Veteran Stories:
Romeo Joseph Emile Duperré

Army

  • Roméo Dupperré (on left) with Italian civilians, Summer of 1943.

    Roméo Duperré
  • Roméo Dupperré with a Dutch girl, in Utrecht, The Netherlands, at the end of the war.

    Roméo Dupperré
  • Roméo Duperré saw a concentration camp in northern Germany after the war ended and took this picture. (the camp was not identified.)

    Roméo Dupperré
  • Roméo Duperré in Quebec City, Quebec, on June 3rd, 2010.

    Historica Canada
  • Souvenir album of Firenze, in Northern Italy where Roméo Duperré served with the Royal canadian army service corps.

    Roméo Dupperré
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"People like me adapt to any situation, whether it’s in the woods or elsewhere; you just have to sort yourself out."

Transcript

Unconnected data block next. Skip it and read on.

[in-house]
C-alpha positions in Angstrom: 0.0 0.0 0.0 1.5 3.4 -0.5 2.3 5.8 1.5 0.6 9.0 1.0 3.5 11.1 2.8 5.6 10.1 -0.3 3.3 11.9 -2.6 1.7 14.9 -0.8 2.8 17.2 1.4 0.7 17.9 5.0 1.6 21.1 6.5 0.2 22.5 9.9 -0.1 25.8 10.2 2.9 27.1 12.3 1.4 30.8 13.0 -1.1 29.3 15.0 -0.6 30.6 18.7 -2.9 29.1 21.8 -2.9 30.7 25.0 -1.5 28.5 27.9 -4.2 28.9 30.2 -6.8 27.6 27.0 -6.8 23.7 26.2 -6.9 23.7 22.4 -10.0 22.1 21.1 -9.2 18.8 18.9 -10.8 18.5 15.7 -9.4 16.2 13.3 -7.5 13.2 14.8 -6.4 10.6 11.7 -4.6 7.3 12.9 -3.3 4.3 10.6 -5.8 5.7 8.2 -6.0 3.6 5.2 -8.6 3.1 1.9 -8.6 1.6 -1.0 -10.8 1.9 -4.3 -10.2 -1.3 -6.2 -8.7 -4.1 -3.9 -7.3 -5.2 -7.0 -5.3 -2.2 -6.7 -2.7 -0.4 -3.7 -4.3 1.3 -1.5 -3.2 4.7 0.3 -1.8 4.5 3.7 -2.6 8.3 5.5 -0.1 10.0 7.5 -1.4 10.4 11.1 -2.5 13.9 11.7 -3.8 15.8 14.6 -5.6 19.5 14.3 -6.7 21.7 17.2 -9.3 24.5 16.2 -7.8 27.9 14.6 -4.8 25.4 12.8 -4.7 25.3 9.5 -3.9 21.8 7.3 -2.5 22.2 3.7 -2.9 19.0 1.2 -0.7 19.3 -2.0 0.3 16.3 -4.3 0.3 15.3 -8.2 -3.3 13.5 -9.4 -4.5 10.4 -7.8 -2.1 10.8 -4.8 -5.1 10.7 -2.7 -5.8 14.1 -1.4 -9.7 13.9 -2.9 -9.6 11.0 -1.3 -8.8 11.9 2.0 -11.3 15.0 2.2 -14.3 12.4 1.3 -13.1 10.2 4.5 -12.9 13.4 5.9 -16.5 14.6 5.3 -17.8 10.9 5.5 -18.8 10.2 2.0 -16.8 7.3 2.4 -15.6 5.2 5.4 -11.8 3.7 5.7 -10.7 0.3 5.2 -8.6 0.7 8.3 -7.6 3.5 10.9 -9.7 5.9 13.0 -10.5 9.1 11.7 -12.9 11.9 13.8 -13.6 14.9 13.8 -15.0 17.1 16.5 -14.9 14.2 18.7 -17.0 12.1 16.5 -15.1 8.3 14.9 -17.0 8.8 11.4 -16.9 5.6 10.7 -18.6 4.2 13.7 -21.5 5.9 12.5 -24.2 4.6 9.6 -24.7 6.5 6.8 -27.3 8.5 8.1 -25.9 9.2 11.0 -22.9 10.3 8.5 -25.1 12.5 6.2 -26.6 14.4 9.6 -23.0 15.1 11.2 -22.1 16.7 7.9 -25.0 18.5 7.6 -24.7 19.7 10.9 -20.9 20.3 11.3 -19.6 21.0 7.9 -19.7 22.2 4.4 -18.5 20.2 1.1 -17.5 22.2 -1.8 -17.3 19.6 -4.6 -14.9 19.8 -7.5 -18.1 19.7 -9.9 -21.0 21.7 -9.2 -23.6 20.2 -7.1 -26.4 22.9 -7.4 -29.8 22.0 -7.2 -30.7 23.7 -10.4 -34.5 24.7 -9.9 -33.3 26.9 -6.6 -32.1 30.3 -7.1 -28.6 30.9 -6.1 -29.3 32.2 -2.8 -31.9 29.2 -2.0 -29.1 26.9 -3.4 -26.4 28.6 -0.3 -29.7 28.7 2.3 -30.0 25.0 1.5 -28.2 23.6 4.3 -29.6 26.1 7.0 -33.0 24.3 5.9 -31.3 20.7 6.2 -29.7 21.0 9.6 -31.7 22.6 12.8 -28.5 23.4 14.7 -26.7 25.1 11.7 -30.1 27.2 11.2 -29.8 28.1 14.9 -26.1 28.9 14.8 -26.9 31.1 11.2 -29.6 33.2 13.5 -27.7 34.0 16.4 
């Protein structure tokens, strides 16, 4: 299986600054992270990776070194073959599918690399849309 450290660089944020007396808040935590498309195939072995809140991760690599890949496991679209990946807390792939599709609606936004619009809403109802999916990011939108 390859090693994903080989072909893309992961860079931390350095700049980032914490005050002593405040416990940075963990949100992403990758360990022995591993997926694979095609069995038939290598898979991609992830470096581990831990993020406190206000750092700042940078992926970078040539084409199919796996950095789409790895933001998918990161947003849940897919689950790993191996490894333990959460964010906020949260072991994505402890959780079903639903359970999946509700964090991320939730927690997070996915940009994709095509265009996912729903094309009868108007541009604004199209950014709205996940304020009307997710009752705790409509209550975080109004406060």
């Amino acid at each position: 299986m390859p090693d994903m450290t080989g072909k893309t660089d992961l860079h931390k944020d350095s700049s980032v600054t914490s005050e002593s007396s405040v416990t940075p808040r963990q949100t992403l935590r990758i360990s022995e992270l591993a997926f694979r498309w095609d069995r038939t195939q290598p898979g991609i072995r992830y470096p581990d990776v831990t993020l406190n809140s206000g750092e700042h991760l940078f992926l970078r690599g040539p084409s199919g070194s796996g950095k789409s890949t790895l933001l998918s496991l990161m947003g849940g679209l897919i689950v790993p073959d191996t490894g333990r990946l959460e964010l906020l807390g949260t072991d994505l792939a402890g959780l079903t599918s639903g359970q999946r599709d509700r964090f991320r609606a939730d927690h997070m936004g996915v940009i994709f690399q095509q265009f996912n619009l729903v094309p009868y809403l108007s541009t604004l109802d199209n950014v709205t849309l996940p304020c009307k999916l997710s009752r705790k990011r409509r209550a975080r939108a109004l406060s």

The 83 Company, Royal Canadian Army Service Corps. I went down one before to ask about enlisting and they didn’t classify me; they didn’t call me back. Then at one point you had to prove that you had requested to sign on to a trade. That’s why I enlisted. I always wanted an adventure. Mainly I enlisted so that I would be done with it. They put me down as Class “A”. I worked a lot. When they saw me coming… I came from Montmagny. So they sent me to Quebec City. I had worked on tractors. They wanted me to work on tanks. I was glad I hadn’t asked to work on the tanks. It got hot in there in the summer. In Europe, in Italy, it was hot. Some guys got hit in spite of the armour-plating because the Germans had the [88-millimetre] gun which was very powerful. That’s what got me. Sometimes they would fire and damage the plating on the forward hull. Those who were inside, in the tank, were trapped. That’s what I was told. They were ahead of me, but we would meet up. I was lucky, I had my truck. In the fall, in Italy, it went on for a while. We sailed to… we didn’t know it, but we started out for Africa. We were going with the British 10th [Infantry Brigade]. They continued to fight with the French in Tunisia. When we arrived, we dropped anchor for a few days in Algiers but we didn’t get off the ship. After we’d passed Tunisia, they fired a depth charge. The ship had detected something but it was a sunken boat. It was a Sunday morning during church service; everyone turned around. There was water on the lower deck. Even the priest turned his head! Then we went to Sicily. We entered the port. They made us transfer onto a barge. The Germans began their attack. We had [barrage] balloons above; they were high enough that aircraft could not get too close. We were lucky; they fired at a couple near the ship. One guy had got onto the landing craft, the barge, and the barge went like this… We were lucky… before landing we inflated our Mae Wests as they called them, and then we jumped in the water to make our way to the front. We were close to shore but Syracuse was a beautiful seaport. I saw a woman hanging by her feet, wide open and she… it’s hard. The Germans… there are good people among them but there were some… I’m a guy who is used to working hard physically. People who grew up in cities didn’t know anything. I worked in the woods. There was always a way to make a shelter, that kind of thing. We put up a tent with pegs and it stayed there, if you used enough pegs. I remember one place, I think it was Campobasso; it was fall and the church was in ruins. It had nice big planks. It was perfect for putting up my tent. There was a lot of wind and the guys were trying to put up their tents. They were swearing. My tent didn’t move. They said, Duperré knows what he’s doing. People like me adapt to any situation, whether it’s in the woods or elsewhere; you just have to sort yourself out.
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